Dr. Charles Staley Named Local Co-PI of New NCI Clinical Trials Network
Winship Cancer Institute of Emory University has been selected as a Lead Academic Participating Site for the National Cancer Institute's new National Clinical Trials Network (NCTN). Dr. Charles Staley, chief of the division of surgical oncology of the Emory Department of Surgery and associate director for clinical operations at Winship, will serve as Co-PI of the Winship outpost of the network with Emory medical oncology chief Dr. Suresh Ramalingam and Emory radiation oncologist Dr. Jonathan Beitler.
Effective Mar. 1, 2014, the NCTN began serving as NCI's primary infrastructure to conduct phase II and III cancer clinical trials, and is expected to enroll over 17,000 patients per year with a variety of cancer types and from diverse backgrounds. After a peer-review application process for membership in the NCTN, Winship was one of only five centers in the Southeast to be chosen, and is included with a total of 30 American cancer centers that received the designation. The distinction includes a five-year award.
The NCTN trials will be managed by five network groups, one of which will be co-led by Dr. Walter Curran, Jr., executive director of Winship, and Dr. Deborah Bruner, associate director for outcomes research at Winship. "In selecting Winship for this designation, the NCI recognizes our outstanding record in offering cancer patients participation in high quality clinical trials as well as our national leadership in research," says Dr. Curran.
The three Co-PIs will use the grant to support efforts to optimize the design and conduct of Winship's trials as well as to support patient enrollment in NCTN trials. "This grant acknowledges our leadership in national clinical trials and allows us to continue to offer the most up to date and novel cancer treatments to the patients of Georgia and the Southeast," says Dr. Staley.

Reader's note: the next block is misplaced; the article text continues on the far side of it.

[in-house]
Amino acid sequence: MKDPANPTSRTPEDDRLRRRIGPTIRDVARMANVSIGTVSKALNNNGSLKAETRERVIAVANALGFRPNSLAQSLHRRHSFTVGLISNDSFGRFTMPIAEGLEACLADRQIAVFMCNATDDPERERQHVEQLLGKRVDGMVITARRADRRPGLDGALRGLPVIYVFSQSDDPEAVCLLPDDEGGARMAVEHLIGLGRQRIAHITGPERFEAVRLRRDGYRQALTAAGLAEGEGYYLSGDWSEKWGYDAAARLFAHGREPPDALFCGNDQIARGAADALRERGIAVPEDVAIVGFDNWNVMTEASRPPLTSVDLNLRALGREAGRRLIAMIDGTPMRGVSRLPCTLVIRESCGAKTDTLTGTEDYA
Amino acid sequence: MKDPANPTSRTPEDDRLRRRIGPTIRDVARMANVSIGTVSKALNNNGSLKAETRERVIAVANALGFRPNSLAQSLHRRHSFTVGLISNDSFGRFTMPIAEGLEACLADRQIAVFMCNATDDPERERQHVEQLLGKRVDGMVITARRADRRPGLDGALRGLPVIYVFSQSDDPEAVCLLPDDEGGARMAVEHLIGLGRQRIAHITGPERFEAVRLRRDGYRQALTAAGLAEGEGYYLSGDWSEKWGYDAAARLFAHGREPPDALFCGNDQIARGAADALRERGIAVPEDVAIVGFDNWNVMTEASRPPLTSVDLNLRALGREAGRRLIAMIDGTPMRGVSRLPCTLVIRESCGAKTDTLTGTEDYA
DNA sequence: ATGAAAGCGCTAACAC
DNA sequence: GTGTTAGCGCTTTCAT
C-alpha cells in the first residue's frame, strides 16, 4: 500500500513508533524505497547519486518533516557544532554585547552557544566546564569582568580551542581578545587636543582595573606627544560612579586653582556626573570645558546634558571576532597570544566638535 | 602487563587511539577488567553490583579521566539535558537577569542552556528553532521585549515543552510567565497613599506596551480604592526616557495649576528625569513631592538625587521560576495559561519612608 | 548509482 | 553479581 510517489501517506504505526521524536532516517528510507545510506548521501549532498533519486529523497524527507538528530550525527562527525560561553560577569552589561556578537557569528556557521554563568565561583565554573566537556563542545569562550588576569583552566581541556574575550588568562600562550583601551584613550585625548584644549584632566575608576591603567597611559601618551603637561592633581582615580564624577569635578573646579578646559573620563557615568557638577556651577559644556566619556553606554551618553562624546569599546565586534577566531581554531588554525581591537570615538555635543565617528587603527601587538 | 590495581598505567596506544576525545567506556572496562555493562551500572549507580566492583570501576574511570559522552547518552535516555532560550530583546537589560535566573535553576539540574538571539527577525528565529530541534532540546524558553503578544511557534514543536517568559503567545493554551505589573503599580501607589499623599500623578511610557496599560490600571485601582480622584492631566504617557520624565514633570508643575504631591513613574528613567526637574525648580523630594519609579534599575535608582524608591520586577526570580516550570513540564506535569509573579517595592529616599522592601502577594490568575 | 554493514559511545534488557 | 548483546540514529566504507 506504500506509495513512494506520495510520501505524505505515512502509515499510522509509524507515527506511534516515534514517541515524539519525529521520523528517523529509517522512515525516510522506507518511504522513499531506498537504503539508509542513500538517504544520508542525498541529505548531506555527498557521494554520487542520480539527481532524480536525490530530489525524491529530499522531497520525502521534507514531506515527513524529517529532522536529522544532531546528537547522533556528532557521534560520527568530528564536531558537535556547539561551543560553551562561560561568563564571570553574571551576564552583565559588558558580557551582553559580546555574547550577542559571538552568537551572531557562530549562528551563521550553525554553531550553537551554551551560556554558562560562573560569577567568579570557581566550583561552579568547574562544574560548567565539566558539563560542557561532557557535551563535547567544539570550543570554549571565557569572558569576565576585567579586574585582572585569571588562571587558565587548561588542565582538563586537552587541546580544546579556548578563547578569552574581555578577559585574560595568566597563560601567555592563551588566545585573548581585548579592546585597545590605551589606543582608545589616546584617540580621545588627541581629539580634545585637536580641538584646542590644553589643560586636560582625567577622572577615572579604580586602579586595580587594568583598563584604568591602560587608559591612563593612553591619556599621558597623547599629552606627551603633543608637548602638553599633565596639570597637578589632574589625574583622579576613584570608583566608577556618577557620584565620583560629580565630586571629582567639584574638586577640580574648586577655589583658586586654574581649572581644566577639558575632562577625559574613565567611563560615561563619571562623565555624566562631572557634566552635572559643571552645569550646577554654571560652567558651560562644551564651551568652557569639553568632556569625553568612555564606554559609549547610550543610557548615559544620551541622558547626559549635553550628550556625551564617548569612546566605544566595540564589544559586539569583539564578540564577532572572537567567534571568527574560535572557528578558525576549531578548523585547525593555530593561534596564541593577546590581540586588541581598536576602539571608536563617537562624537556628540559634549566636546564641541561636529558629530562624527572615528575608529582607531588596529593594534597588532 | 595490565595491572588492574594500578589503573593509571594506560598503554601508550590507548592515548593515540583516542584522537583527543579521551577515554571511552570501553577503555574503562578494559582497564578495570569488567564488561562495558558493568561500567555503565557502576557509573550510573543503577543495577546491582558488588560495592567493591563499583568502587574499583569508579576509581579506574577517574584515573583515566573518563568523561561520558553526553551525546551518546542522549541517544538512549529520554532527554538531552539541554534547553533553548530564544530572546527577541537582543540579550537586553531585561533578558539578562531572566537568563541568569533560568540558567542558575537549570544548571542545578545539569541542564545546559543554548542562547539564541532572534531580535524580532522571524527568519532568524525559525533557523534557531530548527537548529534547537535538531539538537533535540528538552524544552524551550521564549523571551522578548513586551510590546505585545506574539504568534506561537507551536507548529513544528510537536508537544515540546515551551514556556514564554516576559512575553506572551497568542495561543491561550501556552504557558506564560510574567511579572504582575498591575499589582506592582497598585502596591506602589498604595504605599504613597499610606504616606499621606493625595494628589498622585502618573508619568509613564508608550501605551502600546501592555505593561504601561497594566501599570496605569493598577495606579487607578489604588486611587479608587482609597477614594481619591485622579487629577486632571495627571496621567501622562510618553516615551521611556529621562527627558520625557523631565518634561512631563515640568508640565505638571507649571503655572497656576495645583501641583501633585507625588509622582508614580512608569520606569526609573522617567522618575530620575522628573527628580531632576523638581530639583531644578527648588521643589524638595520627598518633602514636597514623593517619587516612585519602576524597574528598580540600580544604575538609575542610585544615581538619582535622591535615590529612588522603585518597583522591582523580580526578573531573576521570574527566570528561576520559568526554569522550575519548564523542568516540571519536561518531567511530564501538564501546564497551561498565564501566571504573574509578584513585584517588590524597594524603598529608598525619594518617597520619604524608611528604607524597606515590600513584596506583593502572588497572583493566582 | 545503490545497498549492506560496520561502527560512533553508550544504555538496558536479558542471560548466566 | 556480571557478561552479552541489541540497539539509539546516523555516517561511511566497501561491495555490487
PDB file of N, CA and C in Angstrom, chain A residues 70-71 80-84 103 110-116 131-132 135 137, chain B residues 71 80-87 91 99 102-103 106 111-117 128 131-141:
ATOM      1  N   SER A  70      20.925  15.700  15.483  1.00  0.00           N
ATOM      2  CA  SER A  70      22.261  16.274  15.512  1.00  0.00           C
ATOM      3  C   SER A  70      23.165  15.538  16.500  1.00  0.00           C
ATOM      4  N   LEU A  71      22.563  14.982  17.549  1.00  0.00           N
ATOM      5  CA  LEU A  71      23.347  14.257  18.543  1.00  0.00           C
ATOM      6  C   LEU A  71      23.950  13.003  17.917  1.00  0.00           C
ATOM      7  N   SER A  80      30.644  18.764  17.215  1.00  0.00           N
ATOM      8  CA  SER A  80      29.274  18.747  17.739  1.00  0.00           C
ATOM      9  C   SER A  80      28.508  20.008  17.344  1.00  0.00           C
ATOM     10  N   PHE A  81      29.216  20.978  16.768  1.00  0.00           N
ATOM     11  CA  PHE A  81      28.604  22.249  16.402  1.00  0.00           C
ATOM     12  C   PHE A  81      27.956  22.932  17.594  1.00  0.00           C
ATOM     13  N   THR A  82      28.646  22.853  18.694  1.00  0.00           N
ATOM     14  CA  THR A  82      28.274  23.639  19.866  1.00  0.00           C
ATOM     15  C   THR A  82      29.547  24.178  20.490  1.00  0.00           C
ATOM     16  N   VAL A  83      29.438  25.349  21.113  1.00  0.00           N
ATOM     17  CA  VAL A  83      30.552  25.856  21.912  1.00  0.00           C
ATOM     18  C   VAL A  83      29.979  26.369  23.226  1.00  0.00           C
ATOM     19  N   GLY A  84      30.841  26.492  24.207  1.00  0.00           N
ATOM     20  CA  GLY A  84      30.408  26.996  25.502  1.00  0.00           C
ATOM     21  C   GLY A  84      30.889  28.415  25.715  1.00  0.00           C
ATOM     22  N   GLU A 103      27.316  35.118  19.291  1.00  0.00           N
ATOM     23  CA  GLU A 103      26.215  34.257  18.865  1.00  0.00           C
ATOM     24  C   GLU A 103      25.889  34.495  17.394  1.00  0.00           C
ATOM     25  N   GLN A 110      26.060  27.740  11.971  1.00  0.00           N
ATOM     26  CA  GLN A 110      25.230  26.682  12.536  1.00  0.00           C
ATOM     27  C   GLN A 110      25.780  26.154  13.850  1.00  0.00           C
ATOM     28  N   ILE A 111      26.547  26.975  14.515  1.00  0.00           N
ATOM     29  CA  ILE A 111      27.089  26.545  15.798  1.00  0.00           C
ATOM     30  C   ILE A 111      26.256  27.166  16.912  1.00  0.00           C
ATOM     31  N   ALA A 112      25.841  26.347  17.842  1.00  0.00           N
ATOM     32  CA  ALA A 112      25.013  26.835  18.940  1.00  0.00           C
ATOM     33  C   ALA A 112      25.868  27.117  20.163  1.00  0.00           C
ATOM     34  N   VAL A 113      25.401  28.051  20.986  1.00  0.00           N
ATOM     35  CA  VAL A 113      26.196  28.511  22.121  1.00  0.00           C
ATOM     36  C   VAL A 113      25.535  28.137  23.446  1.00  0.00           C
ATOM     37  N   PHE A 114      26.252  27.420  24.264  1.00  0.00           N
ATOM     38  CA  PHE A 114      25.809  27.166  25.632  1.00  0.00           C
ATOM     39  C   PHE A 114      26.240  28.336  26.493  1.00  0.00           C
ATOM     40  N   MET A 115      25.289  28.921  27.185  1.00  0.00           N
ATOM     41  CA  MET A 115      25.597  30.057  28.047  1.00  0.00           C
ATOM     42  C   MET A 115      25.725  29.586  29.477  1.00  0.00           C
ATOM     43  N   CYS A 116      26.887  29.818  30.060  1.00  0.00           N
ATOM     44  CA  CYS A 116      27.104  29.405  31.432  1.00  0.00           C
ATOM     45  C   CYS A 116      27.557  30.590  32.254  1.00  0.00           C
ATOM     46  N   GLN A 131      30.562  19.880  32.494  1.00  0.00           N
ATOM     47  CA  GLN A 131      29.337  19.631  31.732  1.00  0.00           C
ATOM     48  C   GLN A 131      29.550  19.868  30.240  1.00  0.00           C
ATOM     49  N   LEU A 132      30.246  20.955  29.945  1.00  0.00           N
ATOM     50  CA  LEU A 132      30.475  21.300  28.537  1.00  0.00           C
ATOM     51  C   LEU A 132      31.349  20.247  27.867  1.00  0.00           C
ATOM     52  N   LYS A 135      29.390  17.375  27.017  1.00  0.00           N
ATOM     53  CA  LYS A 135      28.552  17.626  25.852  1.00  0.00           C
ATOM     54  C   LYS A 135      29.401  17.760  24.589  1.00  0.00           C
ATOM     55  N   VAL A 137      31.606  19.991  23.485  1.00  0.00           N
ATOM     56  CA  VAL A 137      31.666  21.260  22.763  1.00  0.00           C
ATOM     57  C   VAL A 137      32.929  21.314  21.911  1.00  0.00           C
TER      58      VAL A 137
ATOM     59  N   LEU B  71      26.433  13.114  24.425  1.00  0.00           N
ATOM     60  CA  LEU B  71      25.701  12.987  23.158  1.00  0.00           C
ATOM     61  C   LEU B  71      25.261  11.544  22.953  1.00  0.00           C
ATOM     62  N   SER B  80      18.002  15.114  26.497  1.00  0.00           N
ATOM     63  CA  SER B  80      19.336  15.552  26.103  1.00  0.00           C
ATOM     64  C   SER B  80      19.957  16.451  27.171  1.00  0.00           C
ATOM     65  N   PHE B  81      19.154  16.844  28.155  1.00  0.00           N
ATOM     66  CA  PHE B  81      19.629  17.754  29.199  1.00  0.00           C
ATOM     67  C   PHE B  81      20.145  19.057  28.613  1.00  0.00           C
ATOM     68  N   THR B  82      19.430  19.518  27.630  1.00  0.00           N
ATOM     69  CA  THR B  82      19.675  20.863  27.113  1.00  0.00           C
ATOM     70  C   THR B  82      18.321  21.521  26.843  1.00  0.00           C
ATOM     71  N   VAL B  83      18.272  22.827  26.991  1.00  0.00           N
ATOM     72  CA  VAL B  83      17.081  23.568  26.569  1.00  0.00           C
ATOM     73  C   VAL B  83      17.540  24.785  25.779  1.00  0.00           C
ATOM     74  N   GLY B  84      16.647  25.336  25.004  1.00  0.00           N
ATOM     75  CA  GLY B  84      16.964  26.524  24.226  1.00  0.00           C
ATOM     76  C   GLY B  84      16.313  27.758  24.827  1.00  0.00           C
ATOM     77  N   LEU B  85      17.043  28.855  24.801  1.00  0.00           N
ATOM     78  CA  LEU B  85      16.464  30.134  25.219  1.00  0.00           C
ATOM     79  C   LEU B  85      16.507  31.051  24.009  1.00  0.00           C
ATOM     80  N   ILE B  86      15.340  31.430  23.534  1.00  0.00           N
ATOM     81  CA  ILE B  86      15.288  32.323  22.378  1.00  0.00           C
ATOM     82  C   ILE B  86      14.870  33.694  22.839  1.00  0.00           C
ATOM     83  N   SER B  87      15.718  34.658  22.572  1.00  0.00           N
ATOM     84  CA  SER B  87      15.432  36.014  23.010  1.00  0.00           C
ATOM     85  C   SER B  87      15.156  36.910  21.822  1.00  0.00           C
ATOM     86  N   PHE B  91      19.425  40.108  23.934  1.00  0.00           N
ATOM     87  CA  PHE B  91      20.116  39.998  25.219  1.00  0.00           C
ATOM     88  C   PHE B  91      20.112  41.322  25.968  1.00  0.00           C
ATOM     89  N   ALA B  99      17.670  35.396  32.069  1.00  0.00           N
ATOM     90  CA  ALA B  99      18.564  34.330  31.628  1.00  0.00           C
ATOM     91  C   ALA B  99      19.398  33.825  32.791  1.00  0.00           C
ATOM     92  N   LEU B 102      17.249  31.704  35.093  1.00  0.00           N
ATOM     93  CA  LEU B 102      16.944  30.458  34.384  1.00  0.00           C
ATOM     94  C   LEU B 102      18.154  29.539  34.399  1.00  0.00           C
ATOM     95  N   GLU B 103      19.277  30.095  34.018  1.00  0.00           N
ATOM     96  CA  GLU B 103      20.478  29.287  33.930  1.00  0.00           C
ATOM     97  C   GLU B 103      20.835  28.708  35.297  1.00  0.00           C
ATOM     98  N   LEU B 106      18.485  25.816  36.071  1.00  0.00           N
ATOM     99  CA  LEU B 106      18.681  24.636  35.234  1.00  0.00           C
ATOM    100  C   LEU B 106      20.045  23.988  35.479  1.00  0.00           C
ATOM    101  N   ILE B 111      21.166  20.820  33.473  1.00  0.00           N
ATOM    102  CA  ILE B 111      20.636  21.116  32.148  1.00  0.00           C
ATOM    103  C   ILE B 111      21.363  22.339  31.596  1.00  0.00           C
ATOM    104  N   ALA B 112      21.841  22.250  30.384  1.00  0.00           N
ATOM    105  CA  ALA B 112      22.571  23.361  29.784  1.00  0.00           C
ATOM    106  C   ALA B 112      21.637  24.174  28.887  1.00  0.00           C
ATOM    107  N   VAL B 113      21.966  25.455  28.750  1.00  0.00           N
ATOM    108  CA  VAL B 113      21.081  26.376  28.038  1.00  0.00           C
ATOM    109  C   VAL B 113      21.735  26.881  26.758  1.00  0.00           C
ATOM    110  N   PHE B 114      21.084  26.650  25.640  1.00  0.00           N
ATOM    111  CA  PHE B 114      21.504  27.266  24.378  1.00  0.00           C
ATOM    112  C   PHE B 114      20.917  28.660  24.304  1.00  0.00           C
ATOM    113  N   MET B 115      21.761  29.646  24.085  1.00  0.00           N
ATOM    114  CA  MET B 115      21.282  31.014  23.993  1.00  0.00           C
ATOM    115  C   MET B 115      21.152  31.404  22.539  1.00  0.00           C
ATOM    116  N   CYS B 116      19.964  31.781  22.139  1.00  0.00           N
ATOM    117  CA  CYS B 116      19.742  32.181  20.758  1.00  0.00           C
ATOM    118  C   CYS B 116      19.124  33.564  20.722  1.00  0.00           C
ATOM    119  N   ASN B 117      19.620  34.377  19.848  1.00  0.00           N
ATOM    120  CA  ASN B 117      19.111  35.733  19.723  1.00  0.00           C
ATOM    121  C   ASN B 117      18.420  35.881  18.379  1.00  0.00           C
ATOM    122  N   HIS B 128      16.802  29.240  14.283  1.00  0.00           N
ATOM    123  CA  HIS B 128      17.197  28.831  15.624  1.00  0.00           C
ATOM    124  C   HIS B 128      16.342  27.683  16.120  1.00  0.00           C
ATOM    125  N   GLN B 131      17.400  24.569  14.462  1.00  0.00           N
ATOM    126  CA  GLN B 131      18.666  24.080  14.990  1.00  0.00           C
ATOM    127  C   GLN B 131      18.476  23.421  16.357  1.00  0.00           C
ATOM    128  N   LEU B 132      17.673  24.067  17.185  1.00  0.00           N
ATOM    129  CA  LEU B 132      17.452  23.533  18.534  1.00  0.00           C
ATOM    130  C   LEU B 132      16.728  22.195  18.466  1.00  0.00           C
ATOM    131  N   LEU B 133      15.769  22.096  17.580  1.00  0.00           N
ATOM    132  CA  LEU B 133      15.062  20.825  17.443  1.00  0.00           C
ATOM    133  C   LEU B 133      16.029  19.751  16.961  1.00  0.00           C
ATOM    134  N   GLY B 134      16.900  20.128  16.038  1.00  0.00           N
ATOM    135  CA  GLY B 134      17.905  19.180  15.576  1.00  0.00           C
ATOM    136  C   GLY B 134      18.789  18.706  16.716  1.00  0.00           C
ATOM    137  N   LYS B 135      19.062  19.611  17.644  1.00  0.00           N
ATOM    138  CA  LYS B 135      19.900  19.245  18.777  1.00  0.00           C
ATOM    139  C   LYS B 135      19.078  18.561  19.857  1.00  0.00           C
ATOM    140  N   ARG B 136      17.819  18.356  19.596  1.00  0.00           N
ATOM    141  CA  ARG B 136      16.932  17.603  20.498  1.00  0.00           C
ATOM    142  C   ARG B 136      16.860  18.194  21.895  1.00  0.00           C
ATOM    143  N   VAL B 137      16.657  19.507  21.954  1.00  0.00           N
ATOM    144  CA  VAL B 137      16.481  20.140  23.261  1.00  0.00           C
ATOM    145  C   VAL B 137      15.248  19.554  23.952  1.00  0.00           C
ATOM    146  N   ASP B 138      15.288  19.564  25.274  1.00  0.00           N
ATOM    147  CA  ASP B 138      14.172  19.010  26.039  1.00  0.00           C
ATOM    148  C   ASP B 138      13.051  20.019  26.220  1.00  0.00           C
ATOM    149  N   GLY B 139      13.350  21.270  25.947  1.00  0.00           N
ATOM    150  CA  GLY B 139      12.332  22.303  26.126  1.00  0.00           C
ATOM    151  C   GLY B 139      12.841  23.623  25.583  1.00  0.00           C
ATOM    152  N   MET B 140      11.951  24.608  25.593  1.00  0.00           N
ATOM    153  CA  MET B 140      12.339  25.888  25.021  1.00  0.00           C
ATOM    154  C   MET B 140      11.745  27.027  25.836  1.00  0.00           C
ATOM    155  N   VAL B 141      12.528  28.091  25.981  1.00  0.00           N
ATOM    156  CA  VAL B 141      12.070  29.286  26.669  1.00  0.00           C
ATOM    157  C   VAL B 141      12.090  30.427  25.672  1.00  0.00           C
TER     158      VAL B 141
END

Dr. Staley is an established, translational cancer researcher who conducts novel clinical trials in gastrointestinal cancers. He has investigated gene therapy for metastatic colon cancer, radiofrequency ablation with intra-arterial chemotherapy for patients with colorectal liver metastases, and neoadjuvant chemoradiation with the goal of maximizing sphincter preservation in the treatment of rectal cancer. In the area of translational science, Dr. Staley and such colleagues as Dr. Lily Yang are exploring methods of using nanotechnology to diagnose and treat pancreatic and breast cancer.
In 2013, 760 patients were enrolled in 250 Winship clinical trials that were testing new therapies. In the last seven years, 75-percent of new cancer treatments approved by the FDA have been tested in clinical trials available at Winship.